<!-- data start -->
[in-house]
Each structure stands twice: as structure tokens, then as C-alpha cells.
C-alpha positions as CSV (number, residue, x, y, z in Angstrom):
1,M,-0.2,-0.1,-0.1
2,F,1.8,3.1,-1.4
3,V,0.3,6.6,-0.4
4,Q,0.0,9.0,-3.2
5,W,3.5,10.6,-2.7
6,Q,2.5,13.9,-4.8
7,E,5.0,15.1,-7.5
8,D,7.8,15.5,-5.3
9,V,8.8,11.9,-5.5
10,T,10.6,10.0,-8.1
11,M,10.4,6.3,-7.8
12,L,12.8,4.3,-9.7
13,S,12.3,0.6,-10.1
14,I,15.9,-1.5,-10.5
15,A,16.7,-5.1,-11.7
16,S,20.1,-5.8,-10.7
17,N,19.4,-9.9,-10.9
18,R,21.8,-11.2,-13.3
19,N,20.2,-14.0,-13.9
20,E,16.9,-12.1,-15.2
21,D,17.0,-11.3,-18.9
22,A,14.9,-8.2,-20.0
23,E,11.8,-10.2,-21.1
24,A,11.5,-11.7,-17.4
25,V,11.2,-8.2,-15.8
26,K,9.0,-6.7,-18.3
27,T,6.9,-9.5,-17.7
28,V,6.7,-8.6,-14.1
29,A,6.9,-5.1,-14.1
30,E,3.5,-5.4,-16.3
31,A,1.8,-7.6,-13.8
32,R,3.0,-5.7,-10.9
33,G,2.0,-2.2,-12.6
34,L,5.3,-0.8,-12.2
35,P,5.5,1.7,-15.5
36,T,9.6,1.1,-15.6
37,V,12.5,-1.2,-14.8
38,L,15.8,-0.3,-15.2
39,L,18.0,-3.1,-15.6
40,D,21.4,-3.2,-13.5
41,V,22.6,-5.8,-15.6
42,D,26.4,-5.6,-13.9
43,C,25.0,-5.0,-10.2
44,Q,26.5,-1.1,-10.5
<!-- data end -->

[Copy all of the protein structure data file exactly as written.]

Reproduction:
[in-house]
Each structure stands twice: as structure tokens, then as C-alpha cells.
C-alpha positions as CSV (number, residue, x, y, z in Angstrom):
1,M,-0.2,-0.1,-0.1
2,F,1.8,3.1,-1.4
3,V,0.3,6.6,-0.4
4,Q,0.0,9.0,-3.2
5,W,3.5,10.6,-2.7
6,Q,2.5,13.9,-4.8
7,E,5.0,15.1,-7.5
8,D,7.8,15.5,-5.3
9,V,8.8,11.9,-5.5
10,T,10.6,10.0,-8.1
11,M,10.4,6.3,-7.8
12,L,12.8,4.3,-9.7
13,S,12.3,0.6,-10.1
14,I,15.9,-1.5,-10.5
15,A,16.7,-5.1,-11.7
16,S,20.1,-5.8,-10.7
17,N,19.4,-9.9,-10.9
18,R,21.8,-11.2,-13.3
19,N,20.2,-14.0,-13.9
20,E,16.9,-12.1,-15.2
21,D,17.0,-11.3,-18.9
22,A,14.9,-8.2,-20.0
23,E,11.8,-10.2,-21.1
24,A,11.5,-11.7,-17.4
25,V,11.2,-8.2,-15.8
26,K,9.0,-6.7,-18.3
27,T,6.9,-9.5,-17.7
28,V,6.7,-8.6,-14.1
29,A,6.9,-5.1,-14.1
30,E,3.5,-5.4,-16.3
31,A,1.8,-7.6,-13.8
32,R,3.0,-5.7,-10.9
33,G,2.0,-2.2,-12.6
34,L,5.3,-0.8,-12.2
35,P,5.5,1.7,-15.5
36,T,9.6,1.1,-15.6
37,V,12.5,-1.2,-14.8
38,L,15.8,-0.3,-15.2
39,L,18.0,-3.1,-15.6
40,D,21.4,-3.2,-13.5
41,V,22.6,-5.8,-15.6
42,D,26.4,-5.6,-13.9
43,C,25.0,-5.0,-10.2
44,Q,26.5,-1.1,-10.5